Perfectionism might sound like a good thing, but in practice, it can perform more like procrastination – and waiting for perfect scenarios can prevent us from getting the credit and success we deserve.
Black Voices Book Club
In the 55 years since his death, the Rev. Martin Luther King Jr. is often quoted and revered, an icon. But in the new book “King: A Life,” author Jonathan Eig draws King as “a man, not a saint, not a symbol” — delivering far more nuance than history has allowed.
In her new book, DePaul University professor Francesca Royster describes the process of becoming a mother and building a family as a queer Black woman.
In “Fool Me Once: Scams, Stories, and Secrets from the Trillion-Dollar Fraud Industry,” DePaul University forensic accounting professor Kelly Richmond Pope explores the many forms fraud can take and the sometimes surprising stories of the people who perpetrate it.
Americans are discovering family secrets every day thanks to DNA testing and online genealogy. But not everyone learns they have a luminary of Black American history as an ancestor.
For young Black boys and men, Chicago can be a cradle and a crucible, a place where they can encounter both endless inspiration and endless despair. In “Chi Boy: Native Sons and Chicago Reckonings,” author Keenan Norris draws connections between the experiences of literary giants and those of his own father.
In days when the bonds holding the country together can feel fragile, it can be difficult to see past the worry and anger in order to work toward justice. In his new book, the Rev. Otis Moss III draws upon stories from his congregation, forebearers and family.
In “A Few Days of Trouble: Revelations on the Journey to Justice for My Cousin and Best Friend, Emmett Till,” the Rev. Wheeler Parker Jr. gives a firsthand account of those terrible days.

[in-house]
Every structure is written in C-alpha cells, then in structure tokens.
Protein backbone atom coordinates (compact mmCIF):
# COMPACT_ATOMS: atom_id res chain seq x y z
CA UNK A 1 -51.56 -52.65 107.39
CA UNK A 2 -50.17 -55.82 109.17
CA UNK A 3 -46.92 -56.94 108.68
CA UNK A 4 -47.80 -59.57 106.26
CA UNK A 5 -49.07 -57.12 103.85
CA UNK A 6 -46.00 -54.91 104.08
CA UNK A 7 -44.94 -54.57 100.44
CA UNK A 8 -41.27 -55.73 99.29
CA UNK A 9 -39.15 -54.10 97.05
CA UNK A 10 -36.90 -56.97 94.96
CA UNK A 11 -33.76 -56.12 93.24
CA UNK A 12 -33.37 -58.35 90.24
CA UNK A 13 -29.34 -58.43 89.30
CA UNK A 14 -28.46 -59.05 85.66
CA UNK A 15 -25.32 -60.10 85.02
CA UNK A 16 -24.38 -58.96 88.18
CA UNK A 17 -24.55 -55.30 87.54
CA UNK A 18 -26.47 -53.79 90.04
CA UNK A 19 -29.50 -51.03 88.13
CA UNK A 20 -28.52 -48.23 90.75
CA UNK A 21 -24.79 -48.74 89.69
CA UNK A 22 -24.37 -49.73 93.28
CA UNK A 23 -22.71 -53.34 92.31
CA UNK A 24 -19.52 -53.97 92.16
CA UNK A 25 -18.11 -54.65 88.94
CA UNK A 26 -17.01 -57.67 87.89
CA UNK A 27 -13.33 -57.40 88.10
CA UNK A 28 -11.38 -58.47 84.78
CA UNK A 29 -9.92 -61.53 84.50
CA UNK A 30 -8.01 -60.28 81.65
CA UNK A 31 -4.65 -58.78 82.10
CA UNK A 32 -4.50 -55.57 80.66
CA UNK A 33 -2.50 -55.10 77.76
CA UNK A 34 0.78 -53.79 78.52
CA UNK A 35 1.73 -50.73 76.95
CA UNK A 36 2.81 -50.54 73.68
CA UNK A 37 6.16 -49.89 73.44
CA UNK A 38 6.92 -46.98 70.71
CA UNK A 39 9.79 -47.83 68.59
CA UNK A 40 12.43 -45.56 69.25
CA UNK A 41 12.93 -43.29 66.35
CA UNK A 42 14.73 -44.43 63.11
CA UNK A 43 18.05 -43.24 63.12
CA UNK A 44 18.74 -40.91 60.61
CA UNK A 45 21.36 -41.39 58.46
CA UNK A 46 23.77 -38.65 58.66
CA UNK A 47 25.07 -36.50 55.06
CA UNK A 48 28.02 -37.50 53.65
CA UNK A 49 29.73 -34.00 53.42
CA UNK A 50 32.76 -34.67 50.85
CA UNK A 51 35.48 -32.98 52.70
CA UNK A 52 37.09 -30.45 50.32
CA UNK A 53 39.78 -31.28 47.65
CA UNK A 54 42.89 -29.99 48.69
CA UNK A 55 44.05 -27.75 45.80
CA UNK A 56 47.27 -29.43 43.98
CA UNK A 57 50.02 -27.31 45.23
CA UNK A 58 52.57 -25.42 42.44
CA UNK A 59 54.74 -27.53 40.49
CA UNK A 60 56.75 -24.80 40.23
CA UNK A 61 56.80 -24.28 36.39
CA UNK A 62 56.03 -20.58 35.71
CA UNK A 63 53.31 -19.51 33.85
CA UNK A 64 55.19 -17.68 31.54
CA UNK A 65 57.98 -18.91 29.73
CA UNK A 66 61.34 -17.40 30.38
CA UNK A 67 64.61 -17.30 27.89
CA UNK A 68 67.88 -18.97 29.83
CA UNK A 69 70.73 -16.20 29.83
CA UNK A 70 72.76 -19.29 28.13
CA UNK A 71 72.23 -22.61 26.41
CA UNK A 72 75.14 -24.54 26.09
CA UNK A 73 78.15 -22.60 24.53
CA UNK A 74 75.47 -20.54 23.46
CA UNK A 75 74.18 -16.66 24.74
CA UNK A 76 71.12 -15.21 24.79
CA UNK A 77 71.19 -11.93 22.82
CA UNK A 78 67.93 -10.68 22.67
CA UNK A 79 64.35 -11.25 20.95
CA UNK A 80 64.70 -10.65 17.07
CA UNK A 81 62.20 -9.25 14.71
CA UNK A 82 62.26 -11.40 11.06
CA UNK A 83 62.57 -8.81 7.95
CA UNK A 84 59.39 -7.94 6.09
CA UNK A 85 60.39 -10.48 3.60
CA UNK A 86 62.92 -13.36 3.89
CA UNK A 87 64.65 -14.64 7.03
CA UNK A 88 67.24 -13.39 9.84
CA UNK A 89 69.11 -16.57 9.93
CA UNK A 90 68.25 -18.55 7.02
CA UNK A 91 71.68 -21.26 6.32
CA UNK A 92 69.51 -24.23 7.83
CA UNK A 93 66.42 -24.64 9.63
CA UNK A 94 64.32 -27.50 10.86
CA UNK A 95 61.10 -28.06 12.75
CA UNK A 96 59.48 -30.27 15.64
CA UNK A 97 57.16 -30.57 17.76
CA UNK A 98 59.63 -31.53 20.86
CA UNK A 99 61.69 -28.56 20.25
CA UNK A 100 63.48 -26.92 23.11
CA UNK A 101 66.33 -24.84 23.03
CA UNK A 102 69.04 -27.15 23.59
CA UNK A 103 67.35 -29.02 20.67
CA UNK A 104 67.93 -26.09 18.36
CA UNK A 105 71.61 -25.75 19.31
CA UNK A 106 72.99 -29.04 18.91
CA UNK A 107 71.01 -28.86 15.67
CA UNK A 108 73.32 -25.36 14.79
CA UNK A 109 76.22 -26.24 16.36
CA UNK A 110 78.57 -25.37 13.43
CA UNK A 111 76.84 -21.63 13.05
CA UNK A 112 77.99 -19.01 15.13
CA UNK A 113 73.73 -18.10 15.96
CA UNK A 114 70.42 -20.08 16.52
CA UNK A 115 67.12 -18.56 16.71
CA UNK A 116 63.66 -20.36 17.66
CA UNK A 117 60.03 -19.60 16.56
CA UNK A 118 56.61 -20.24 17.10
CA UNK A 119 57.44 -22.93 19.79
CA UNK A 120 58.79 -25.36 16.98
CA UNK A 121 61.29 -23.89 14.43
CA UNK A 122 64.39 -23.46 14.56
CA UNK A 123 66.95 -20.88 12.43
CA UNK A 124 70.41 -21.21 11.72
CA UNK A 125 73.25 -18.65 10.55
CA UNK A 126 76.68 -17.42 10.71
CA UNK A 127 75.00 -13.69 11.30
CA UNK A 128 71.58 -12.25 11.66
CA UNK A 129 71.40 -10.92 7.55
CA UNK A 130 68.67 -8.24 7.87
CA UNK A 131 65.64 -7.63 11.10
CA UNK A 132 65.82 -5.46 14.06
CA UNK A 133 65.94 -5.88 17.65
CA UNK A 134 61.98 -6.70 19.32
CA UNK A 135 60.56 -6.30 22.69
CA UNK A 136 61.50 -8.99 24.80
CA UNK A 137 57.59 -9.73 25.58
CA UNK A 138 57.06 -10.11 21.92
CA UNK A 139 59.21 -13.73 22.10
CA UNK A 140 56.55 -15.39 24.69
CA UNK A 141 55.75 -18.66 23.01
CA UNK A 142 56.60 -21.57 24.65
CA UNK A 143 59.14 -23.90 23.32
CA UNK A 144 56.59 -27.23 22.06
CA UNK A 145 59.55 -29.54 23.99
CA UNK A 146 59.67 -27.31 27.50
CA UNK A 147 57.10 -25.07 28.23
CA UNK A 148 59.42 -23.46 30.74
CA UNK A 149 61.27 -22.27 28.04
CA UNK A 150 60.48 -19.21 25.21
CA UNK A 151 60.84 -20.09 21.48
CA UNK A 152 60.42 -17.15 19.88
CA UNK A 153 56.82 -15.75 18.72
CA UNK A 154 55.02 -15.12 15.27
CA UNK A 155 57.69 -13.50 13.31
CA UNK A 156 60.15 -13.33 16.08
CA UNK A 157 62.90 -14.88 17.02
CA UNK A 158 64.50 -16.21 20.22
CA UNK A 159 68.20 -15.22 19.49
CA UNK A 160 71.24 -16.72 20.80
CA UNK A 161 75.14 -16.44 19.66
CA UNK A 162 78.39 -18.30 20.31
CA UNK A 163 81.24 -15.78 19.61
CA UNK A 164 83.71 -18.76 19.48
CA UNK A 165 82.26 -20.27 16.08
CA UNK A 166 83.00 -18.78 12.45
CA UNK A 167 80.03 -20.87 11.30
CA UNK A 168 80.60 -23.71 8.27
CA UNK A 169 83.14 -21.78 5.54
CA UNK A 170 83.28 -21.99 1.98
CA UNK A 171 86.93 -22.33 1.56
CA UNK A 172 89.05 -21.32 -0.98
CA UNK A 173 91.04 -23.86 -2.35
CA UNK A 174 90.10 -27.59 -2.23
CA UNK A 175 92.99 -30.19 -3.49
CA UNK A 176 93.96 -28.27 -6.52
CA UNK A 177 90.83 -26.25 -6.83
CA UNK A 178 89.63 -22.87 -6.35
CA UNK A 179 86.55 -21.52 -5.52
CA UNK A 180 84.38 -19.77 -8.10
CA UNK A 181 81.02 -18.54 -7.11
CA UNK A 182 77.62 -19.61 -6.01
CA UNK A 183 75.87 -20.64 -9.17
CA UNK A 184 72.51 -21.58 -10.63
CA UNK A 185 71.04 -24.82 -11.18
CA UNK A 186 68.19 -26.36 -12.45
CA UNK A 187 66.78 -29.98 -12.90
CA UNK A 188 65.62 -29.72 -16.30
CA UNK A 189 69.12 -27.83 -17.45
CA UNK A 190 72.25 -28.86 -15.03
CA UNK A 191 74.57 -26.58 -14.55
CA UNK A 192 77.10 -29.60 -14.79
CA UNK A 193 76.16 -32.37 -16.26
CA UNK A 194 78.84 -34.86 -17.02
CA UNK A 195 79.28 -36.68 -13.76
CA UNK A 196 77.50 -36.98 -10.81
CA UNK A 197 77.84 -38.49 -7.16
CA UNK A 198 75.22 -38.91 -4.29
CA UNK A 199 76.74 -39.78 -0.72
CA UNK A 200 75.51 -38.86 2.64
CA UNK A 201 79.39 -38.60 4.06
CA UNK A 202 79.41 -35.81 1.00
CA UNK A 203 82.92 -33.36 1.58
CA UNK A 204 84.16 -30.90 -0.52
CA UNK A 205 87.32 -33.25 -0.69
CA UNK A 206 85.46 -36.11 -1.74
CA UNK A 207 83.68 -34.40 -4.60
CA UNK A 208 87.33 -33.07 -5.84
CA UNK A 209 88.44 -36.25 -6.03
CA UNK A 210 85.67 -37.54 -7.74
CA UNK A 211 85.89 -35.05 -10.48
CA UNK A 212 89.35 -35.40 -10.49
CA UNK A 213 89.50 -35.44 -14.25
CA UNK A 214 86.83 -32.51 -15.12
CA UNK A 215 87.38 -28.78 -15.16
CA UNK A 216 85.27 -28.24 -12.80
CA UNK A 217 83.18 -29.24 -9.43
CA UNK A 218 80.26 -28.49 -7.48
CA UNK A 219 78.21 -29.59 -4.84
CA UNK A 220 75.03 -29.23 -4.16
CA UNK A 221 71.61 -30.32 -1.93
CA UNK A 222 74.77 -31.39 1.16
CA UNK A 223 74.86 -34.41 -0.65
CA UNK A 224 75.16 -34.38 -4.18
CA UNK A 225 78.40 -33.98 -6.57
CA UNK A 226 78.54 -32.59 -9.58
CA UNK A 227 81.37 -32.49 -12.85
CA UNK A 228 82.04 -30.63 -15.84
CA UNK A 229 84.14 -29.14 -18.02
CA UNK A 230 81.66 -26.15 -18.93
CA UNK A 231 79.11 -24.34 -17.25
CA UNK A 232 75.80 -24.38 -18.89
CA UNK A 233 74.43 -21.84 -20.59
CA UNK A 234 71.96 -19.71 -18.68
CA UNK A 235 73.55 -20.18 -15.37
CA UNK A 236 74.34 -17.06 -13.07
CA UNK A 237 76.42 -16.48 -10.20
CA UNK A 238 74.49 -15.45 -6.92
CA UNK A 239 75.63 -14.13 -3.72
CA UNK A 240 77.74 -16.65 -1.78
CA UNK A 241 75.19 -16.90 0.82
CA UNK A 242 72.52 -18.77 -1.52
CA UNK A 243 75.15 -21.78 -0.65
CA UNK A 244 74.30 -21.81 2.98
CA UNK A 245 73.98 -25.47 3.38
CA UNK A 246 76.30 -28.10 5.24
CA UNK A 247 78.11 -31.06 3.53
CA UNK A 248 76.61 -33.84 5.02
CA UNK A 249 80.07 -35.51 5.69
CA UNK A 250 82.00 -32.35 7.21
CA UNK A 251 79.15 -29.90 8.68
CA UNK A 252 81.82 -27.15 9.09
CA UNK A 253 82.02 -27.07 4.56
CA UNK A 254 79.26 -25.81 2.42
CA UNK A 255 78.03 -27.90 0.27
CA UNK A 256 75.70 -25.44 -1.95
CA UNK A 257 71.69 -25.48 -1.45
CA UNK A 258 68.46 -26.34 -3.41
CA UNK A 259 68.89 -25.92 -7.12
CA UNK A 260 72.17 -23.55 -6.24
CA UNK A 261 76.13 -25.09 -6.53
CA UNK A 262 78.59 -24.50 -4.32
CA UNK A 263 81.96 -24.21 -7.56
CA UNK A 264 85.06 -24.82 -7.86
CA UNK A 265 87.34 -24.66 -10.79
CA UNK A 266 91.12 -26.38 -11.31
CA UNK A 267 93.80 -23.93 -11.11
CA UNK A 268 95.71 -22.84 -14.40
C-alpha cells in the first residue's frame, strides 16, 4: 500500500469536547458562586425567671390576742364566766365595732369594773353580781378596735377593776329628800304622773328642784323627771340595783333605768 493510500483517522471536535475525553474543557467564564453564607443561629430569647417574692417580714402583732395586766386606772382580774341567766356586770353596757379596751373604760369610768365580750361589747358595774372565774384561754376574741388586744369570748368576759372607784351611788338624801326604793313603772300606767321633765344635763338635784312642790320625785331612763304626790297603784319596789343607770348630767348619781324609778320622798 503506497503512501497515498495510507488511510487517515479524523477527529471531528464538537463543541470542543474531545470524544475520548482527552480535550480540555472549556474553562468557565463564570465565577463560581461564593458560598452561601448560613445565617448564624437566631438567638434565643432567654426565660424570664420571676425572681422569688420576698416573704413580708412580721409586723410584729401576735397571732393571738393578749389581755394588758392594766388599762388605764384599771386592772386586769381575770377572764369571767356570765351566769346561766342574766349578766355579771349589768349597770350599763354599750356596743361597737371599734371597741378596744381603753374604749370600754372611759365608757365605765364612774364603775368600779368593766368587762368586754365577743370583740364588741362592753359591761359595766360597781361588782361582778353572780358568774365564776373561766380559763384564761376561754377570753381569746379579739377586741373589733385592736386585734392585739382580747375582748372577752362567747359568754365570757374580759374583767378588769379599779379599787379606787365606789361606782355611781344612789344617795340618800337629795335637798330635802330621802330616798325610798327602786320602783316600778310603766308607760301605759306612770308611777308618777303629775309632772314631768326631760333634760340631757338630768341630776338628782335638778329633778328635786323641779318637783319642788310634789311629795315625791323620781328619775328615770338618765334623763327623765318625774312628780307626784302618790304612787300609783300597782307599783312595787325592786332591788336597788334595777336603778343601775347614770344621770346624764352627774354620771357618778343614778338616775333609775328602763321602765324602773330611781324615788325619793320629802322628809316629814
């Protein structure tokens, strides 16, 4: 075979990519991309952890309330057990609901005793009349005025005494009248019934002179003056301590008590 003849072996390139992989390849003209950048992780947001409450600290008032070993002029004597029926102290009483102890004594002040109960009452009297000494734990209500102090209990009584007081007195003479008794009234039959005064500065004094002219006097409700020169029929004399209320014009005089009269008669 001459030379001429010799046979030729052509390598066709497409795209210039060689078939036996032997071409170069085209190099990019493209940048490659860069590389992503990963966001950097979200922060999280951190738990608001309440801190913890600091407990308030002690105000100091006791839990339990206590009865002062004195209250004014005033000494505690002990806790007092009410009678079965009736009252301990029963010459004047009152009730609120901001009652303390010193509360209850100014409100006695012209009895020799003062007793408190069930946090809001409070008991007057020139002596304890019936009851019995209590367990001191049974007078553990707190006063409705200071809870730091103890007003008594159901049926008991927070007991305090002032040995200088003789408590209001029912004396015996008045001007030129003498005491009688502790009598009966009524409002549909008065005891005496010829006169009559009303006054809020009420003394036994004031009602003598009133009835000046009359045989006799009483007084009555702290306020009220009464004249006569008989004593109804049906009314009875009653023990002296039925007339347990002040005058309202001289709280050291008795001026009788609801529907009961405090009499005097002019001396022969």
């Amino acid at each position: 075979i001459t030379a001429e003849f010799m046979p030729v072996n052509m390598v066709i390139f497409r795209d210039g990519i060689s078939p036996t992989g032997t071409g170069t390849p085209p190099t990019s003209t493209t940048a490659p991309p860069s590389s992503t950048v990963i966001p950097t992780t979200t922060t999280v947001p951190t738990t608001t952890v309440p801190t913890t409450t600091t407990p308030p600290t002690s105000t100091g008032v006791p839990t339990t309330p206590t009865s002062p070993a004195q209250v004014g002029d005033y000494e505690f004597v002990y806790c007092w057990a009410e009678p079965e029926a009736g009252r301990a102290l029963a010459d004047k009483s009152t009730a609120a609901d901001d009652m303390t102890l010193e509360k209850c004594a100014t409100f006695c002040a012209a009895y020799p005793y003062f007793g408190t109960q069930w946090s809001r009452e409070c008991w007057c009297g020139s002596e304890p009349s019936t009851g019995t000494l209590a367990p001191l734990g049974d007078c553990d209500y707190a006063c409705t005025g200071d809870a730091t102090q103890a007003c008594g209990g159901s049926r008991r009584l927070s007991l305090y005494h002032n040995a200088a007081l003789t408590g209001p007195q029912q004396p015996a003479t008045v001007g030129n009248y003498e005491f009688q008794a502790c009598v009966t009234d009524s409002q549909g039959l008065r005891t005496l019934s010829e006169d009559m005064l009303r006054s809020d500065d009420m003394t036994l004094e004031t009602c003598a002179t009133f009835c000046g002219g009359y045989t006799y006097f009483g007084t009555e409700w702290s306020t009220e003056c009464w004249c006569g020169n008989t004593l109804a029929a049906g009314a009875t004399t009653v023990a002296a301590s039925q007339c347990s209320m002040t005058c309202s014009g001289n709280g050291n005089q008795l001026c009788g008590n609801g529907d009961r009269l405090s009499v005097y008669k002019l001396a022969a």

The children’s section at your local library is probably overflowing with books about figures in Black history and illustrations of the Black experience in America. While those depictions are important for children to see, they aren’t always — well fun. That was the experience of author Clothilde Ewing.
“When Blackness was Golden!: Observation from the front line” is a memoir by Pemon Rami. It’s a coming of age story that gives readers a look into the civil rights movement in Chicago and an era when Black culture and excellence were on the rise.
Michael Hines’ book “A Worthy Piece of Work: The Untold Story of Madeline Morgan and the Fight for Black History in Schools” is the latest selection in our Black Voices Book Club Series. It tells the story of how Black history came to Chicago schools.
Helping young people figure out how to take a stand against racism is the topic of the latest selection in our Black Voices Book Club Series. “How to Fight Racism: A Guide to Standing Up for Racial Justice” aims to give young people information and tools to fight racism and effect change.
Pandemic inequities and how health care systems contribute to them are the focus of the latest selection in our “Black Voices Book Club” series, “The Emergency: A year of Healing and Heartbreak in a Chicago ER.”
Getting to the why is the theme of the book in the latest installment of our Black Voices Book Club Series. “Hood Healing: Interviews With Some of Chicago’s Most Prolific Voices In Media and Black Culture” unpacks the generational trauma Black people experience and how that impacts communities.
The book “Energy Never Dies: Afro-Optimism and Creativity in Chicago” takes readers through different points in time in Chicago’s Black history and reflects on how those moments influence the creativity and achievements of entrepreneurs and artists today.
Sexual assault in hockey is just one topic explored in “Game Misconduct: Hockey’s Toxic Culture and How to Fix It.” It was written by Chicago author Evan Moore, who is now the press secretary for Chicago Public Schools.